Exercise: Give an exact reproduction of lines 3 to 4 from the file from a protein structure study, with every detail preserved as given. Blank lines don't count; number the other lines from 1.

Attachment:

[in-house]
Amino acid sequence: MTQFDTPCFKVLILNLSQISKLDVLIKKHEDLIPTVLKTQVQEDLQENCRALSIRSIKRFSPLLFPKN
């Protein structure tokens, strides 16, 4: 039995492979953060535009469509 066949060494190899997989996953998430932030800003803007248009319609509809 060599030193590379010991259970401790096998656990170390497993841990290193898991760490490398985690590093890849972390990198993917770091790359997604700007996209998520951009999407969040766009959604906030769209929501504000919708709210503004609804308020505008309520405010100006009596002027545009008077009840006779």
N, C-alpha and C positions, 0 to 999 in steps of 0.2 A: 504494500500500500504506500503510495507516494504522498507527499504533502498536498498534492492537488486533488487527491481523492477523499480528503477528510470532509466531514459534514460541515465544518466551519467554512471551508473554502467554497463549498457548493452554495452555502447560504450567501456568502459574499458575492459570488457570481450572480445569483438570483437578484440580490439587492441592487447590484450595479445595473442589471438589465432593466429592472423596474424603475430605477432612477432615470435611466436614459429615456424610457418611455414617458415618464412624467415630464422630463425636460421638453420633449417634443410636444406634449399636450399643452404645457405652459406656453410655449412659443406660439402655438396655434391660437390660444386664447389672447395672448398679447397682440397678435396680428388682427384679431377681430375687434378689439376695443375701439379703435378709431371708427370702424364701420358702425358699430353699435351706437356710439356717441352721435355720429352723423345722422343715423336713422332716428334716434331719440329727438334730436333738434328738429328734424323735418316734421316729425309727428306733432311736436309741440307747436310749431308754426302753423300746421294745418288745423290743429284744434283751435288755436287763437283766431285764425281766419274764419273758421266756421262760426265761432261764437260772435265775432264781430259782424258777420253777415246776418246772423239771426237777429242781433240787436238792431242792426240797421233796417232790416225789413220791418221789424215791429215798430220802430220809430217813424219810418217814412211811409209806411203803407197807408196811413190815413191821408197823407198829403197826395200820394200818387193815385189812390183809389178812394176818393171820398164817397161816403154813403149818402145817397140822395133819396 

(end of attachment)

């Protein structure tokens, strides 16, 4: 039995492979953060535009469509 066949060494190899997989996953998430932030800003803007248009319609509809 060599030193590379010991259970401790096998656990170390497993841990290193898991760490490398985690590093890849972390990198993917770091790359997604700007996209998520951009999407969040766009959604906030769209929501504000919708709210503004609804308020505008309520405010100006009596002027545009008077009840006779």
N, C-alpha and C positions, 0 to 999 in steps of 0.2 A: 504494500500500500504506500503510495507516494504522498507527499504533502498536498498534492492537488486533488487527491481523492477523499480528503477528510470532509466531514459534514460541515465544518466551519467554512471551508473554502467554497463549498457548493452554495452555502447560504450567501456568502459574499458575492459570488457570481450572480445569483438570483437578484440580490439587492441592487447590484450595479445595473442589471438589465432593466429592472423596474424603475430605477432612477432615470435611466436614459429615456424610457418611455414617458415618464412624467415630464422630463425636460421638453420633449417634443410636444406634449399636450399643452404645457405652459406656453410655449412659443406660439402655438396655434391660437390660444386664447389672447395672448398679447397682440397678435396680428388682427384679431377681430375687434378689439376695443375701439379703435378709431371708427370702424364701420358702425358699430353699435351706437356710439356717441352721435355720429352723423345722422343715423336713422332716428334716434331719440329727438334730436333738434328738429328734424323735418316734421316729425309727428306733432311736436309741440307747436310749431308754426302753423300746421294745418288745423290743429284744434283751435288755436287763437283766431285764425281766419274764419273758421266756421262760426265761432261764437260772435265775432264781430259782424258777420253777415246776418246772423239771426237777429242781433240787436238792431242792426240797421233796417232790416225789413220791418221789424215791429215798430220802430220809430217813424219810418217814412211811409209806411203803407197807408196811413190815413191821408197823407198829403197826395200820394200818387193815385189812390183809389178812394176818393171820398164817397161816403154813403149818402145817397140822395133819396 